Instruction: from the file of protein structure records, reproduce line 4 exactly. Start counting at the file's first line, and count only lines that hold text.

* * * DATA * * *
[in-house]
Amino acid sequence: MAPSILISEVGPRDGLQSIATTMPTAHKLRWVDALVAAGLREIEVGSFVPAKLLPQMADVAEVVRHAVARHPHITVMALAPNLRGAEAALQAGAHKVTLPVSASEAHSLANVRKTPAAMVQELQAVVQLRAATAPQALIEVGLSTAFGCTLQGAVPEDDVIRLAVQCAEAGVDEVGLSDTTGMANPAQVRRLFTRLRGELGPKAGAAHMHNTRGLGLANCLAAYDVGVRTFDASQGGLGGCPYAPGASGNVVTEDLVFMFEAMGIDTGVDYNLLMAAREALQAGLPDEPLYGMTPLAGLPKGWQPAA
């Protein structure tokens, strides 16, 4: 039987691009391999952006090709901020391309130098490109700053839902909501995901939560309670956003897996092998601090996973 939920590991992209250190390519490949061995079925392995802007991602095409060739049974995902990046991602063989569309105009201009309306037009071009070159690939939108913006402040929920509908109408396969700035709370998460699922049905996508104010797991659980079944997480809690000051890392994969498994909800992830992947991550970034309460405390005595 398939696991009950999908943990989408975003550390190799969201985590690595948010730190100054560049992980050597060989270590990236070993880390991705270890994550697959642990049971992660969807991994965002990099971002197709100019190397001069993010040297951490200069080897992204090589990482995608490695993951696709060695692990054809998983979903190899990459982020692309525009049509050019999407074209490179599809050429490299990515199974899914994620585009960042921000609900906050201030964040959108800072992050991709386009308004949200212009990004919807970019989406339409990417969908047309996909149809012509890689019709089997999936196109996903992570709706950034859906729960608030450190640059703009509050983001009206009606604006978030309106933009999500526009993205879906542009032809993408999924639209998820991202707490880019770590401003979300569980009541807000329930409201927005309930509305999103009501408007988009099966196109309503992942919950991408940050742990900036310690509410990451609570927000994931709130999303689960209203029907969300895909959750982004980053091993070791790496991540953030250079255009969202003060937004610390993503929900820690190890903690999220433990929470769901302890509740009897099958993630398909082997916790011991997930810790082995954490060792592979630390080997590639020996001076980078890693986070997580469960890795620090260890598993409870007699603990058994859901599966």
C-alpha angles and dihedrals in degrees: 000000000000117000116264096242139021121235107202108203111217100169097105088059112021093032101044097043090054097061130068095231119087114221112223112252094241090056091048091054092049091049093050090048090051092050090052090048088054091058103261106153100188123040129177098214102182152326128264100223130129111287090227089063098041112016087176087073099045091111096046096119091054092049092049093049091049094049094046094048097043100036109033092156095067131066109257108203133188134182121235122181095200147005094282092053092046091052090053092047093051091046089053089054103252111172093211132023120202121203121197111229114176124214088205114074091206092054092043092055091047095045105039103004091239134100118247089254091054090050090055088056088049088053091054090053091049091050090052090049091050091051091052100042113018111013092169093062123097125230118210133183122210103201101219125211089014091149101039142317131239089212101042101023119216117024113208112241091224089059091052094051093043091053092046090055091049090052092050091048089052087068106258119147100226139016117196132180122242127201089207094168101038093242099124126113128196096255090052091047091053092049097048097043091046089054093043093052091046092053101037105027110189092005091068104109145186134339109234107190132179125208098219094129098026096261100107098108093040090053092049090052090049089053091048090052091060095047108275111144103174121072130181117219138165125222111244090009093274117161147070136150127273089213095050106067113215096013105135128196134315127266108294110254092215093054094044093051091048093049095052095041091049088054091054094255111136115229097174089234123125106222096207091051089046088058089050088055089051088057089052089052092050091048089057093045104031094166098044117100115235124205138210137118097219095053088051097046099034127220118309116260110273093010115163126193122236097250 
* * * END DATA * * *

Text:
C-alpha angles and dihedrals in degrees: 000000000000117000116264096242139021121235107202108203111217100169097105088059112021093032101044097043090054097061130068095231119087114221112223112252094241090056091048091054092049091049093050090048090051092050090052090048088054091058103261106153100188123040129177098214102182152326128264100223130129111287090227089063098041112016087176087073099045091111096046096119091054092049092049093049091049094049094046094048097043100036109033092156095067131066109257108203133188134182121235122181095200147005094282092053092046091052090053092047093051091046089053089054103252111172093211132023120202121203121197111229114176124214088205114074091206092054092043092055091047095045105039103004091239134100118247089254091054090050090055088056088049088053091054090053091049091050090052090049091050091051091052100042113018111013092169093062123097125230118210133183122210103201101219125211089014091149101039142317131239089212101042101023119216117024113208112241091224089059091052094051093043091053092046090055091049090052092050091048089052087068106258119147100226139016117196132180122242127201089207094168101038093242099124126113128196096255090052091047091053092049097048097043091046089054093043093052091046092053101037105027110189092005091068104109145186134339109234107190132179125208098219094129098026096261100107098108093040090053092049090052090049089053091048090052091060095047108275111144103174121072130181117219138165125222111244090009093274117161147070136150127273089213095050106067113215096013105135128196134315127266108294110254092215093054094044093051091048093049095052095041091049088054091054094255111136115229097174089234123125106222096207091051089046088058089050088055089051088057089052089052092050091048089057093045104031094166098044117100115235124205138210137118097219095053088051097046099034127220118309116260110273093010115163126193122236097250 